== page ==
Wireless drive-by

How easy is it to sniff out wireless networks with the intent to break in?

Very easy, if you have the right antennae hooked to your laptop and you have freeware network-sniffer software such as NetStumbler. That is what the security director of Guardent Inc., a Waltham, Mass.-based managed security service provider, used last week during a "war drive" through the business district and Capitol Hill area of Washington, D.C.

Riding in a Humvee with the company's name printed on each side, Todd Waskelis demonstrated how a person using radio frequency scanning could detect wireless access points. During a half-hour drive that covered about eight miles, he picked up 236 wireless access points including government, business and personal wireless local-area networks (WLANs).

More than half of those access points — 135 — didn't have Web-enabled encryption to protect data sent over the WLANs. The NetStumbler software listed the network's message authentication code address and whether data is encrypted, the name of the network if the company or agency chose to broadcast it, the radio channel it is located on, and the type of access point device being used.

The nonencrypted WLANs represent low-hanging fruit for hackers or intruders, Waskelis said. He added that the nonencrypted networks could have other security features to block access, but intruders can use "access points to get to the Internet." And by using someone else's IP address, a person can hide his or her identity.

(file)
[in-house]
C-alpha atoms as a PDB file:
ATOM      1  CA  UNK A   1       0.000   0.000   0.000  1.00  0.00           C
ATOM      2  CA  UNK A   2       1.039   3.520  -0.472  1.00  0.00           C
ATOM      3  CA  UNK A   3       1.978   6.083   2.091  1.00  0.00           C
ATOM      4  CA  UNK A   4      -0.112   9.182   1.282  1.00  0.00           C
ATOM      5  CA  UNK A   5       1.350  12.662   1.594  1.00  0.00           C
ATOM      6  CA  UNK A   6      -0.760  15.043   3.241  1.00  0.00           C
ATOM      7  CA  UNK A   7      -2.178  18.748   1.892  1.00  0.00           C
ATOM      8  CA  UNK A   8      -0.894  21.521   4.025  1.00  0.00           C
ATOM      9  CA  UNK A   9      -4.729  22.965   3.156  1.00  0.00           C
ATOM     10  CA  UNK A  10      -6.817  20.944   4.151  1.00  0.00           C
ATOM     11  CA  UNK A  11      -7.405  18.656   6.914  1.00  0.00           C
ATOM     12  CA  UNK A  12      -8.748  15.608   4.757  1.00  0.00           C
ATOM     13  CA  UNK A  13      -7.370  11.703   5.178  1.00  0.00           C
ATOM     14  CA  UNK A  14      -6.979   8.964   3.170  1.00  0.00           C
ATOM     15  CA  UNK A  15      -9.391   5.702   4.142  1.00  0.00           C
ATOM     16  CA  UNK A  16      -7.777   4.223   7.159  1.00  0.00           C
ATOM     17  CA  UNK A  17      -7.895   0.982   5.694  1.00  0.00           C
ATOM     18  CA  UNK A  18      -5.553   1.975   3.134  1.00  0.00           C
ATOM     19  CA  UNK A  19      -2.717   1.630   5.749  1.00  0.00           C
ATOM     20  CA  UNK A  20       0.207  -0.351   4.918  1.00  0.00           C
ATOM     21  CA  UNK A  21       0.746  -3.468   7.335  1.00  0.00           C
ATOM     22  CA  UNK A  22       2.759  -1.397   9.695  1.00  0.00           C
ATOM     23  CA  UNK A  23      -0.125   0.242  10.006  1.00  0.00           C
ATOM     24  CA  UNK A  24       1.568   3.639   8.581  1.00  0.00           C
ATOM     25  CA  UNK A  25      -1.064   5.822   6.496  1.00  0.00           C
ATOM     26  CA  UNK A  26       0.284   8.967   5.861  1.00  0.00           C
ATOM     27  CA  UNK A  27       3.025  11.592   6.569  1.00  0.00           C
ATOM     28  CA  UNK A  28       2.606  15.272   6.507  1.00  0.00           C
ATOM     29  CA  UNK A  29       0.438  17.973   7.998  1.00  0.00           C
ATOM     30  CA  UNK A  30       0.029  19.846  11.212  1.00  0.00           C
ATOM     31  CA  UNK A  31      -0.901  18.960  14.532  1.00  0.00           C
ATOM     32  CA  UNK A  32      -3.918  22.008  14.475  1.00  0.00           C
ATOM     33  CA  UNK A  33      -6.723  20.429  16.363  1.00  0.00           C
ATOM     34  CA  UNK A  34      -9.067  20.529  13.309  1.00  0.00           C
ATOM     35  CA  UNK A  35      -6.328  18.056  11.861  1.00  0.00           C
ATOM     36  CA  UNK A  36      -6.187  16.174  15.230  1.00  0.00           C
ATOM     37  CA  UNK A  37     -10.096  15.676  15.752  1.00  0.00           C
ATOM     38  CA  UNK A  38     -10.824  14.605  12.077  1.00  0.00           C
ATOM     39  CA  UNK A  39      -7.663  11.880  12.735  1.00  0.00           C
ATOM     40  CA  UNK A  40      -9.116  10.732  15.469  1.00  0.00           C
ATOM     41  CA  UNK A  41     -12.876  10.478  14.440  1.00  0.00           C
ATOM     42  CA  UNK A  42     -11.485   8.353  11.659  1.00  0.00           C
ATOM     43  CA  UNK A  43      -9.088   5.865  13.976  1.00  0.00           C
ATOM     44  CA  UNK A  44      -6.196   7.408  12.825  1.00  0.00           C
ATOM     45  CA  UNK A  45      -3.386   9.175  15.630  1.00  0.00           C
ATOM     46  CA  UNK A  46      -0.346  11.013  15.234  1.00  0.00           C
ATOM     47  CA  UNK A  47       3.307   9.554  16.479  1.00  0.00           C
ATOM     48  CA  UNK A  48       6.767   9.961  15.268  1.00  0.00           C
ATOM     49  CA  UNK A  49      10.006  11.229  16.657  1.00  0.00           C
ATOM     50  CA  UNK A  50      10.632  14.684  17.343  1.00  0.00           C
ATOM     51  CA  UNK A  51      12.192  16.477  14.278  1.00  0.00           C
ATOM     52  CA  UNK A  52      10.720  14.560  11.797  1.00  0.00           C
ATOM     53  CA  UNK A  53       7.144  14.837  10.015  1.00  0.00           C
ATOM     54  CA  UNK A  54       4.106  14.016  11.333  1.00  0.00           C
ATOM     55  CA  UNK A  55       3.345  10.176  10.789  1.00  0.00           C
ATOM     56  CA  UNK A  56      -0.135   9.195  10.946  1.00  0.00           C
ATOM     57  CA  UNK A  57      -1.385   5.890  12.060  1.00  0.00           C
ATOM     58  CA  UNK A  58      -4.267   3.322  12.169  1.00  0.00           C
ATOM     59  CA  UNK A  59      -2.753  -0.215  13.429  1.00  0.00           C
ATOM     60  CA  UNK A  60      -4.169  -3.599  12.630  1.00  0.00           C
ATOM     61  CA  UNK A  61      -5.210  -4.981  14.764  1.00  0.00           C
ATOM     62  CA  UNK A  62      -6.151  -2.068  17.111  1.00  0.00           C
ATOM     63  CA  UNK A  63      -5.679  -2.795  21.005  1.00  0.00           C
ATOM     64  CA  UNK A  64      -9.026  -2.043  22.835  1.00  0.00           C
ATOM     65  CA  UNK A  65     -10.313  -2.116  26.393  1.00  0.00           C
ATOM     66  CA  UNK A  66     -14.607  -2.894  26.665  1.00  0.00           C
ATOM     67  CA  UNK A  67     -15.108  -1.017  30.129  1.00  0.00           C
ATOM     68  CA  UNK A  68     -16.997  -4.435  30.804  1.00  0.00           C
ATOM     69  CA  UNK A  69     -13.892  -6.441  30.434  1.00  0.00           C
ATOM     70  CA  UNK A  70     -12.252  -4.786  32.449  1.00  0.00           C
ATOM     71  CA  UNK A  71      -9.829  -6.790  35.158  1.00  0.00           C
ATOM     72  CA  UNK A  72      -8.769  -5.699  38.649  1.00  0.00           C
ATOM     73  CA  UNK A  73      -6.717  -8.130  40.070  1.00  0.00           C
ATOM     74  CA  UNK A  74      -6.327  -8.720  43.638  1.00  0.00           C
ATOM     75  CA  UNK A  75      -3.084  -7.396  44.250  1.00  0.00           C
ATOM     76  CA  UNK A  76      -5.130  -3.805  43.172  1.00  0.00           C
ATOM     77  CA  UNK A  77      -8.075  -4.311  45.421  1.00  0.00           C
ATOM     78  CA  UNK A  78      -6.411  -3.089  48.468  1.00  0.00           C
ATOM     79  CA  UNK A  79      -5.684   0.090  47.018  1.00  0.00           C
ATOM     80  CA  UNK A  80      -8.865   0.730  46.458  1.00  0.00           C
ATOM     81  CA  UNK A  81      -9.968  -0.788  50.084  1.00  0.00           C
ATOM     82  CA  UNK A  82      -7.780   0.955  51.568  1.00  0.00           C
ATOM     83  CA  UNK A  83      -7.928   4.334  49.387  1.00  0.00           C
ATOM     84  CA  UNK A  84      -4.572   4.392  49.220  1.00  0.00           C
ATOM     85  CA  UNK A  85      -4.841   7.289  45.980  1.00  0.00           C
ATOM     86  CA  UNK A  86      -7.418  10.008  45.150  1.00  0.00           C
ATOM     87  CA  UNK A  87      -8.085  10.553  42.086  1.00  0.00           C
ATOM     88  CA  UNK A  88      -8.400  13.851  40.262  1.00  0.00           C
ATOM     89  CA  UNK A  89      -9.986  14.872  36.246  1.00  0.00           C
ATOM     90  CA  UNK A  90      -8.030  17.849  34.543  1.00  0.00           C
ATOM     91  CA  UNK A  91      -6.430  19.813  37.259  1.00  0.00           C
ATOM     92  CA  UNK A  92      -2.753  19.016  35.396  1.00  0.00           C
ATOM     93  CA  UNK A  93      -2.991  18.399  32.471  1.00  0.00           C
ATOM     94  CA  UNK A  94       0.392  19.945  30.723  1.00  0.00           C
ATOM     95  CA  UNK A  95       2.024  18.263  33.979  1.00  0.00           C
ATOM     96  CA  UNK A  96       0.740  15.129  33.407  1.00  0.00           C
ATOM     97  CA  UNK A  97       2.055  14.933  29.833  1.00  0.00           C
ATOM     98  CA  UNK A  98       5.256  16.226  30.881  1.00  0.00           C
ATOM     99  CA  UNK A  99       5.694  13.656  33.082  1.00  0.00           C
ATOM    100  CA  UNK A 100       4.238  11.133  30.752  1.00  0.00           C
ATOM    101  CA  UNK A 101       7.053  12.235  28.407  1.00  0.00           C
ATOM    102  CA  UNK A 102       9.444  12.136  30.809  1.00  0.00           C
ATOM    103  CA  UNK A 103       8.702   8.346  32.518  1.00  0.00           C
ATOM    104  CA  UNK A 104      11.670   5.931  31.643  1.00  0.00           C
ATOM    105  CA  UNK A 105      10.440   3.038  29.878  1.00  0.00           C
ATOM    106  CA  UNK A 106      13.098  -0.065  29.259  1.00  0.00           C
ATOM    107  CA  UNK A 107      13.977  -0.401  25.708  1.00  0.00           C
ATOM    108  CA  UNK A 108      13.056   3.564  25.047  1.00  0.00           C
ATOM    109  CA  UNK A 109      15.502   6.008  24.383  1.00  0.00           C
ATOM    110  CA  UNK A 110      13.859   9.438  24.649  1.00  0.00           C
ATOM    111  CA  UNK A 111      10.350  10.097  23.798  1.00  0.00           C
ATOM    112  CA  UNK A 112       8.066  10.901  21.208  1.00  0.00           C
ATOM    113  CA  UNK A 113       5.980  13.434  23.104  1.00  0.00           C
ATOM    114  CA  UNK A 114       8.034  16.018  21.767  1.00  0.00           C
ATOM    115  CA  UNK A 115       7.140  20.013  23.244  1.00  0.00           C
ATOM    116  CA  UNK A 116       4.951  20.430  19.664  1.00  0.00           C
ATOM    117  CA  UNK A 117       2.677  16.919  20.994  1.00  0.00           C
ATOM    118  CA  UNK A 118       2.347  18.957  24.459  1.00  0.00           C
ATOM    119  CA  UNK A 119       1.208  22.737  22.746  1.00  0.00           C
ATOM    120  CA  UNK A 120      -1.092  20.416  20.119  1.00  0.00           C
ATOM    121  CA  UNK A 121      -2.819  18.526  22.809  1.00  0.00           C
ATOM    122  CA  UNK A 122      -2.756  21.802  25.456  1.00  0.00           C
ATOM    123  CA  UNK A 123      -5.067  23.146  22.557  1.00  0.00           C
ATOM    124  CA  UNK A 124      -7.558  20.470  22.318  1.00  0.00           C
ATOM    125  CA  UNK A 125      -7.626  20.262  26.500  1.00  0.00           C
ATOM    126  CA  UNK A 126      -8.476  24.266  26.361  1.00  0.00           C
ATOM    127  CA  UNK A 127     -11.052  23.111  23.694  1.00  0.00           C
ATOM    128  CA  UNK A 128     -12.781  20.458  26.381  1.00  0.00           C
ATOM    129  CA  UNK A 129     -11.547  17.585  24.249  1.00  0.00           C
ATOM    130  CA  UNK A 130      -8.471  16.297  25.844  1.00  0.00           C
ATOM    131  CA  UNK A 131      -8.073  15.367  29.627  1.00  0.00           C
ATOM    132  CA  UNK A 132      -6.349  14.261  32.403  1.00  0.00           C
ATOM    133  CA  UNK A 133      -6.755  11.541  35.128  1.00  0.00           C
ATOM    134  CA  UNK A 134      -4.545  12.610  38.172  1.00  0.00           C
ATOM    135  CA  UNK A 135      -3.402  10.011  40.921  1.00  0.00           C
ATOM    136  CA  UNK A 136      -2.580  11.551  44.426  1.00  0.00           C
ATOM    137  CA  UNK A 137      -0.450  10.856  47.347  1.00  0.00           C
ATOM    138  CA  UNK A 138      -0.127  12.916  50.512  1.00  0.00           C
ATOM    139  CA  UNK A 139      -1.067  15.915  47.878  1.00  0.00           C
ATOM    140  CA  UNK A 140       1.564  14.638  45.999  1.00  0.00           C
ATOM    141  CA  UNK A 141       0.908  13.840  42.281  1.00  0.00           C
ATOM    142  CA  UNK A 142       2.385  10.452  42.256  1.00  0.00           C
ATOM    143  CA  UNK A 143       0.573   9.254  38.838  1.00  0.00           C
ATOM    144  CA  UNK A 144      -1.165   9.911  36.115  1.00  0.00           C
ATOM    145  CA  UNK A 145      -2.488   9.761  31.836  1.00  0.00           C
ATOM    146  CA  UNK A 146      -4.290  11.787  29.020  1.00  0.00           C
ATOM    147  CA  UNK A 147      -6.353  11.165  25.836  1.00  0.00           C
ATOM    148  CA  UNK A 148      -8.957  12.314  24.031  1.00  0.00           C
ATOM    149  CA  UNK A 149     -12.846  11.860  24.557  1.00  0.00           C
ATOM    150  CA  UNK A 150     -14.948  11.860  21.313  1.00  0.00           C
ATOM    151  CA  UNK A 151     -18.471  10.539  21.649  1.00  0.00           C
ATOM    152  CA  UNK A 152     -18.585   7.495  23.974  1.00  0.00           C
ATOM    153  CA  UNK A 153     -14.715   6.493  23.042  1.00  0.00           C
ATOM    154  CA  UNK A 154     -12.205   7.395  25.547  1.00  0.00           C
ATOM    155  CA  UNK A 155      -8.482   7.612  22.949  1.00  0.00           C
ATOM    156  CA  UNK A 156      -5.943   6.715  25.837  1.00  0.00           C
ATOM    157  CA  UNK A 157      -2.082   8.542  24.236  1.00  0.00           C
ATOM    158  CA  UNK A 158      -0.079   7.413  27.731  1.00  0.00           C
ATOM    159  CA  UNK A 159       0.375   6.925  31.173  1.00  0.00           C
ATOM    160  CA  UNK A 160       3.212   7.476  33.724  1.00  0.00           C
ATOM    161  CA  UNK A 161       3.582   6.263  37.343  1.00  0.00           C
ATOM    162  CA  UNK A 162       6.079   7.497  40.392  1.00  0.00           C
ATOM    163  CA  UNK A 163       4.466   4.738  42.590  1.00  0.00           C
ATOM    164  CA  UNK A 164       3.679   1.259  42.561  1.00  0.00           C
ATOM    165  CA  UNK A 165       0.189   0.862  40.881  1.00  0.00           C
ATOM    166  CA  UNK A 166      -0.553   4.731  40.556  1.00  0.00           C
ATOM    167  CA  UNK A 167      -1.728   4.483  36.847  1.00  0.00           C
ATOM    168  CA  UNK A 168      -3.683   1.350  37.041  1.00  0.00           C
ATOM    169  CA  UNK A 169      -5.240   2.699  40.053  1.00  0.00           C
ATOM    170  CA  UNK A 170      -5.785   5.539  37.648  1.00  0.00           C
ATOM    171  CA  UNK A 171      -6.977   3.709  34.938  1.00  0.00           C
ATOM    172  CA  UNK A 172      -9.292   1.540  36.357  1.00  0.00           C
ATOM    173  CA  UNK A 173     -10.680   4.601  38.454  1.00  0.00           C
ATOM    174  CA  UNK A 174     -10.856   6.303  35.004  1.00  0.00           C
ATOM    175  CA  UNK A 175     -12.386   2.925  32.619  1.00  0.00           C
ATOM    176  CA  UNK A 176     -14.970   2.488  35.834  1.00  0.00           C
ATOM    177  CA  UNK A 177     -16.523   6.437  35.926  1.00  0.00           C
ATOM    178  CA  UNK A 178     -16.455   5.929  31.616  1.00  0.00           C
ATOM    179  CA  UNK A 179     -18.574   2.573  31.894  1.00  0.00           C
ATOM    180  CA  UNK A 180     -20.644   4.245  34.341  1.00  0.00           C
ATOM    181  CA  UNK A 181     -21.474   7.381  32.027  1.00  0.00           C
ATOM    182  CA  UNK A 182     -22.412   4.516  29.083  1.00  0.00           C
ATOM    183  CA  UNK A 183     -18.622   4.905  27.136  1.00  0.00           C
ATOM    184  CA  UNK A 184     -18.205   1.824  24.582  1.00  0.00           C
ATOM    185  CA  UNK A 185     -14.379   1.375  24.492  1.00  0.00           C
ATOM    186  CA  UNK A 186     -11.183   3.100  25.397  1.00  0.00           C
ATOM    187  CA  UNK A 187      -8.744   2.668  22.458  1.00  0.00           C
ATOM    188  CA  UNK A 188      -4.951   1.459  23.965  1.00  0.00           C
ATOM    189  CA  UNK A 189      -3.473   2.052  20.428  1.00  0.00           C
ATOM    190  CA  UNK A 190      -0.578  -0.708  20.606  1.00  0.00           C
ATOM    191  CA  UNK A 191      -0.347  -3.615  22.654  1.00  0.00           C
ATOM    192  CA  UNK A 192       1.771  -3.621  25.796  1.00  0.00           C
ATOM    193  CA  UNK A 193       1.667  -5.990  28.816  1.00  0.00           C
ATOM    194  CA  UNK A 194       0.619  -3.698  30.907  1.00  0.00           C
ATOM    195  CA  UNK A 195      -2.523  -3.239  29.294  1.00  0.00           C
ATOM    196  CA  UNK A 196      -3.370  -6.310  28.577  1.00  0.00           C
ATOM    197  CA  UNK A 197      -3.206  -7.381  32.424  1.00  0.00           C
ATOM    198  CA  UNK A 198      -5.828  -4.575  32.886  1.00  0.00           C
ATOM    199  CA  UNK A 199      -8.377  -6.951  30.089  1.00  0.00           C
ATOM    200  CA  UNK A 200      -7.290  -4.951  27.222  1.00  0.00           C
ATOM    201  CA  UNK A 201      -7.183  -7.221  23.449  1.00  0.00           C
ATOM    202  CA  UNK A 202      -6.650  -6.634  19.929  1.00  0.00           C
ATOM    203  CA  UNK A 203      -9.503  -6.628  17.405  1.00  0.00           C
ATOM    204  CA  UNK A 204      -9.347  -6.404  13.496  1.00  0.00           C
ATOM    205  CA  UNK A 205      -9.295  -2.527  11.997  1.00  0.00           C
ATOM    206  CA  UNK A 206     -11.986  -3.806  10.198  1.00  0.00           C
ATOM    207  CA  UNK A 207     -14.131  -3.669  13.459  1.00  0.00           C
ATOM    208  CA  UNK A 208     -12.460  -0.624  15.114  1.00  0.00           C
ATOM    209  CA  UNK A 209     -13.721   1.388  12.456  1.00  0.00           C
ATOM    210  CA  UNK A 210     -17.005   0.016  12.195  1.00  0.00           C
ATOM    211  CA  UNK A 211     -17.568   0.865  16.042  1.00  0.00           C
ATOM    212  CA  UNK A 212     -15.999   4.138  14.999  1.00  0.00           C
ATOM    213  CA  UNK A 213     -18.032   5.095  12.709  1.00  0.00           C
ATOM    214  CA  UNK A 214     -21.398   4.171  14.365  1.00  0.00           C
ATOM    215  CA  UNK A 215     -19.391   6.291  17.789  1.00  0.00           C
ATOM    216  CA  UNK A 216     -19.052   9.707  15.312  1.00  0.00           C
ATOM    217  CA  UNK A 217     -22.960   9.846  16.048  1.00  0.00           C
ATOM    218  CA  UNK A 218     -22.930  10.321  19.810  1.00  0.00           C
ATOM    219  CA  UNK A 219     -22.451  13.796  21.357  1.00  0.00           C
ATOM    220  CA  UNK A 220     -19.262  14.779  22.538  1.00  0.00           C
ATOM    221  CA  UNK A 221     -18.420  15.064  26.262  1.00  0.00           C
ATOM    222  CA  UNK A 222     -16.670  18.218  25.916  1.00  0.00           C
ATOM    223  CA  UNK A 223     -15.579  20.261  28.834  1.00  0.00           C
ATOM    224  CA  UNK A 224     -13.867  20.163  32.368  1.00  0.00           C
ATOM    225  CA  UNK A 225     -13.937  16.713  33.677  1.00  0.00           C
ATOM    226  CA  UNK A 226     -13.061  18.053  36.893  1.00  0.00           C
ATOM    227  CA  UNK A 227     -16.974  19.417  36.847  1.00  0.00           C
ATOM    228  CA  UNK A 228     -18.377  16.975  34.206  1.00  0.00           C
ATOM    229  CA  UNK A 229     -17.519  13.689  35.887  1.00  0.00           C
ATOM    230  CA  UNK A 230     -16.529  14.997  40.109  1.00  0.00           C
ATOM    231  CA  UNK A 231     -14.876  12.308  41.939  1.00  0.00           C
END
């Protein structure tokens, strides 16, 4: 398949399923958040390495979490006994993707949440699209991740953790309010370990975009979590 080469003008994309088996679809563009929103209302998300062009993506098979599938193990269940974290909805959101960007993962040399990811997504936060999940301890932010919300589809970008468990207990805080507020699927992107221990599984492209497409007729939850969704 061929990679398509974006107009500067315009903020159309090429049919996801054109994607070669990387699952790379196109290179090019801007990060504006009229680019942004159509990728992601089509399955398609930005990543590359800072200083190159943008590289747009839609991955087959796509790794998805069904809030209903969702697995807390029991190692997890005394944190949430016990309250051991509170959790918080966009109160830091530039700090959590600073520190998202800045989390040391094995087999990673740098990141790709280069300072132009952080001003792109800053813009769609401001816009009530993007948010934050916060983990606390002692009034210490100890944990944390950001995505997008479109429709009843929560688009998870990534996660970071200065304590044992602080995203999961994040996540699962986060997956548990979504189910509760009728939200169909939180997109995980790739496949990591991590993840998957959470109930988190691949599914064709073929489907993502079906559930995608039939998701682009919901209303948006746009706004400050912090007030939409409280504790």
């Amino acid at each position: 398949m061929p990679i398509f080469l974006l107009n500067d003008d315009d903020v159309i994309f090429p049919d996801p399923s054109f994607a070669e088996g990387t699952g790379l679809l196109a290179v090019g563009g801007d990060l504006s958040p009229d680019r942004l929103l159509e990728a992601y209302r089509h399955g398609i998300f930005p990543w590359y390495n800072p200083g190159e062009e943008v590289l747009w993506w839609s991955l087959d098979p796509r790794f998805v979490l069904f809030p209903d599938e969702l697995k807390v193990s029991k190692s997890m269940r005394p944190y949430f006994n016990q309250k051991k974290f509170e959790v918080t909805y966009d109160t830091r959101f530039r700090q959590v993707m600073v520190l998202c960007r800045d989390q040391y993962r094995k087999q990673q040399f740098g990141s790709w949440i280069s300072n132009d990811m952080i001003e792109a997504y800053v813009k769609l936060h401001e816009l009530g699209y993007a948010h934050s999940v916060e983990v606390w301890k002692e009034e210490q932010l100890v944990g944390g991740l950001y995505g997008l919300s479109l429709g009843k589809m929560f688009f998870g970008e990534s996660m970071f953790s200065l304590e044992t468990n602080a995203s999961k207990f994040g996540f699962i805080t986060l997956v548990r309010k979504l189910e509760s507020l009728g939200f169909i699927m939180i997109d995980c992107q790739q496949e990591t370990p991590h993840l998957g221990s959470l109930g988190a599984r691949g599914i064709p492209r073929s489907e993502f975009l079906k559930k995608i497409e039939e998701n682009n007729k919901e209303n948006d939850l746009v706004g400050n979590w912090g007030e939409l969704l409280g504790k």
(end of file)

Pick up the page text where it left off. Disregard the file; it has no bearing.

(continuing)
"War walking" or "war driving," the process of moving around a city looking for access points in order to penetrate WLANs, is becoming more prevalent, according to industry experts. Another common occurrence is "war chalking," when intruders mark the spot where wireless access points can be picked up, said Mike Disabato, a senior analyst with the Burton Group, an information technology consulting firm.

"Most [intruders] are looking for free Internet access, which is an illegal use of your services," Disabato said. But others may want to steal data, he added.


Wireless war drive stats

A "war drive" through downtown Washington, D.C., detected the following:

* 236 wireless access points.

* 135 unencrypted wireless LANs.

* 8 peer-to-peer connections.

* 11 unnamed networks.


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